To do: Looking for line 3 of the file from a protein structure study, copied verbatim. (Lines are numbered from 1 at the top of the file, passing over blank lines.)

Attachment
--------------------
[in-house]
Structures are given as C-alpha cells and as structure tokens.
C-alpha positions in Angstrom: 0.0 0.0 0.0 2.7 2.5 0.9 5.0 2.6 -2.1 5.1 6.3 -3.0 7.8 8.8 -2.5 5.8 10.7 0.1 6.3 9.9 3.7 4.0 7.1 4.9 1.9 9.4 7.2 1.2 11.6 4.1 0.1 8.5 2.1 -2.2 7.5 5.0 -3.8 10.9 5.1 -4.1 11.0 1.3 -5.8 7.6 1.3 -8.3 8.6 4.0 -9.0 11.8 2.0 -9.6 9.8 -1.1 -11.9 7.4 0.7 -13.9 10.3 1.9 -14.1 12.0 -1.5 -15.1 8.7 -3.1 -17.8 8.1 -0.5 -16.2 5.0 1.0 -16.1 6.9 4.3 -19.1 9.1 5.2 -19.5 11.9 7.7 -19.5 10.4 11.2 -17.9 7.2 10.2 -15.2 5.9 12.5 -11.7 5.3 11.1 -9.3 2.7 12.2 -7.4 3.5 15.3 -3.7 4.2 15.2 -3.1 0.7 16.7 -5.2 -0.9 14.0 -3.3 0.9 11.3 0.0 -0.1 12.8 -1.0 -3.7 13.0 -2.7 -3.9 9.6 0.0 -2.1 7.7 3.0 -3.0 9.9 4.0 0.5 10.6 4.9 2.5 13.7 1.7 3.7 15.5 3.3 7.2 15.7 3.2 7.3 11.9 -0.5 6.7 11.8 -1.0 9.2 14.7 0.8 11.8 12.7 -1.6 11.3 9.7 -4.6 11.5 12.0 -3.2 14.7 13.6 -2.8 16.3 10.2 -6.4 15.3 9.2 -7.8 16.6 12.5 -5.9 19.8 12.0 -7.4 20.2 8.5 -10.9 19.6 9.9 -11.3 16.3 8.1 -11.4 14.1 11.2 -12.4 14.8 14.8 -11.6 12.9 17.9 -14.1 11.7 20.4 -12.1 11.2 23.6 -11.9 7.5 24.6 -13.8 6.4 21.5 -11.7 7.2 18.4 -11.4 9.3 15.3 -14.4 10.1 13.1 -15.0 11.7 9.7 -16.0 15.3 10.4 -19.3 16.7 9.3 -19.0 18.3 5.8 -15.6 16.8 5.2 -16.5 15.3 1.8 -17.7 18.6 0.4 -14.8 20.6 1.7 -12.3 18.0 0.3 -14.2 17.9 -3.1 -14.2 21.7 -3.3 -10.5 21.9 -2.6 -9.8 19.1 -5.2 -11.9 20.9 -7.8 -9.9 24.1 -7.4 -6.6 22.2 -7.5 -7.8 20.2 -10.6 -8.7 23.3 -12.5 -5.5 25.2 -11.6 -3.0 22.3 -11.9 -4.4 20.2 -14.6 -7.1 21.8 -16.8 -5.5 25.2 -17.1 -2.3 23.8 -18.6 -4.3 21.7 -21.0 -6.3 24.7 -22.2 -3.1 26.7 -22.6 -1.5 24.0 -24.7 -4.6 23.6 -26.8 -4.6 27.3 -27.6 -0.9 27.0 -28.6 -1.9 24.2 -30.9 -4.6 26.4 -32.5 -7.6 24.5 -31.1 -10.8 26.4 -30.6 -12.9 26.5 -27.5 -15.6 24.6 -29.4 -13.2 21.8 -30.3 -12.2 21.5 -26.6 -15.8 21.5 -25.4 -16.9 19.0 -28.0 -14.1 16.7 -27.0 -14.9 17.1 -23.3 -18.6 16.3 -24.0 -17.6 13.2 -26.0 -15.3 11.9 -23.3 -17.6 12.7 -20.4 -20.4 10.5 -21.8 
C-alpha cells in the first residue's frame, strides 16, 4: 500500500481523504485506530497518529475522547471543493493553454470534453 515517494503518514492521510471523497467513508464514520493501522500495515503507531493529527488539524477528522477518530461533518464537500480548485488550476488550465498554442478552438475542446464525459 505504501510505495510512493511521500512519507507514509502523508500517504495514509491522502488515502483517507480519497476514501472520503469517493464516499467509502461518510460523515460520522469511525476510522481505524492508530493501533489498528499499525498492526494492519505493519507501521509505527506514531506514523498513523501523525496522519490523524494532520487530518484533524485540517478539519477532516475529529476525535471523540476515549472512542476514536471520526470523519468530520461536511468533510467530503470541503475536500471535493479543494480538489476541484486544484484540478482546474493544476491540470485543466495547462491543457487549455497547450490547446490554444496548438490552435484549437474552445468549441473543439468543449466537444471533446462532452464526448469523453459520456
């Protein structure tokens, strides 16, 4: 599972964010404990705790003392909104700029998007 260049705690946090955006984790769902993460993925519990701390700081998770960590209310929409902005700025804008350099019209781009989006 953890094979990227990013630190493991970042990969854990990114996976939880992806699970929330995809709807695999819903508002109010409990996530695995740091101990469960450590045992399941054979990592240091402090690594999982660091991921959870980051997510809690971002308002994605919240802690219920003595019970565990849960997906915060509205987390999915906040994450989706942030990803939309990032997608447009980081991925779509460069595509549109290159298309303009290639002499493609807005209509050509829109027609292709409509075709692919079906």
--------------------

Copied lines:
C-alpha positions in Angstrom: 0.0 0.0 0.0 2.7 2.5 0.9 5.0 2.6 -2.1 5.1 6.3 -3.0 7.8 8.8 -2.5 5.8 10.7 0.1 6.3 9.9 3.7 4.0 7.1 4.9 1.9 9.4 7.2 1.2 11.6 4.1 0.1 8.5 2.1 -2.2 7.5 5.0 -3.8 10.9 5.1 -4.1 11.0 1.3 -5.8 7.6 1.3 -8.3 8.6 4.0 -9.0 11.8 2.0 -9.6 9.8 -1.1 -11.9 7.4 0.7 -13.9 10.3 1.9 -14.1 12.0 -1.5 -15.1 8.7 -3.1 -17.8 8.1 -0.5 -16.2 5.0 1.0 -16.1 6.9 4.3 -19.1 9.1 5.2 -19.5 11.9 7.7 -19.5 10.4 11.2 -17.9 7.2 10.2 -15.2 5.9 12.5 -11.7 5.3 11.1 -9.3 2.7 12.2 -7.4 3.5 15.3 -3.7 4.2 15.2 -3.1 0.7 16.7 -5.2 -0.9 14.0 -3.3 0.9 11.3 0.0 -0.1 12.8 -1.0 -3.7 13.0 -2.7 -3.9 9.6 0.0 -2.1 7.7 3.0 -3.0 9.9 4.0 0.5 10.6 4.9 2.5 13.7 1.7 3.7 15.5 3.3 7.2 15.7 3.2 7.3 11.9 -0.5 6.7 11.8 -1.0 9.2 14.7 0.8 11.8 12.7 -1.6 11.3 9.7 -4.6 11.5 12.0 -3.2 14.7 13.6 -2.8 16.3 10.2 -6.4 15.3 9.2 -7.8 16.6 12.5 -5.9 19.8 12.0 -7.4 20.2 8.5 -10.9 19.6 9.9 -11.3 16.3 8.1 -11.4 14.1 11.2 -12.4 14.8 14.8 -11.6 12.9 17.9 -14.1 11.7 20.4 -12.1 11.2 23.6 -11.9 7.5 24.6 -13.8 6.4 21.5 -11.7 7.2 18.4 -11.4 9.3 15.3 -14.4 10.1 13.1 -15.0 11.7 9.7 -16.0 15.3 10.4 -19.3 16.7 9.3 -19.0 18.3 5.8 -15.6 16.8 5.2 -16.5 15.3 1.8 -17.7 18.6 0.4 -14.8 20.6 1.7 -12.3 18.0 0.3 -14.2 17.9 -3.1 -14.2 21.7 -3.3 -10.5 21.9 -2.6 -9.8 19.1 -5.2 -11.9 20.9 -7.8 -9.9 24.1 -7.4 -6.6 22.2 -7.5 -7.8 20.2 -10.6 -8.7 23.3 -12.5 -5.5 25.2 -11.6 -3.0 22.3 -11.9 -4.4 20.2 -14.6 -7.1 21.8 -16.8 -5.5 25.2 -17.1 -2.3 23.8 -18.6 -4.3 21.7 -21.0 -6.3 24.7 -22.2 -3.1 26.7 -22.6 -1.5 24.0 -24.7 -4.6 23.6 -26.8 -4.6 27.3 -27.6 -0.9 27.0 -28.6 -1.9 24.2 -30.9 -4.6 26.4 -32.5 -7.6 24.5 -31.1 -10.8 26.4 -30.6 -12.9 26.5 -27.5 -15.6 24.6 -29.4 -13.2 21.8 -30.3 -12.2 21.5 -26.6 -15.8 21.5 -25.4 -16.9 19.0 -28.0 -14.1 16.7 -27.0 -14.9 17.1 -23.3 -18.6 16.3 -24.0 -17.6 13.2 -26.0 -15.3 11.9 -23.3 -17.6 12.7 -20.4 -20.4 10.5 -21.8 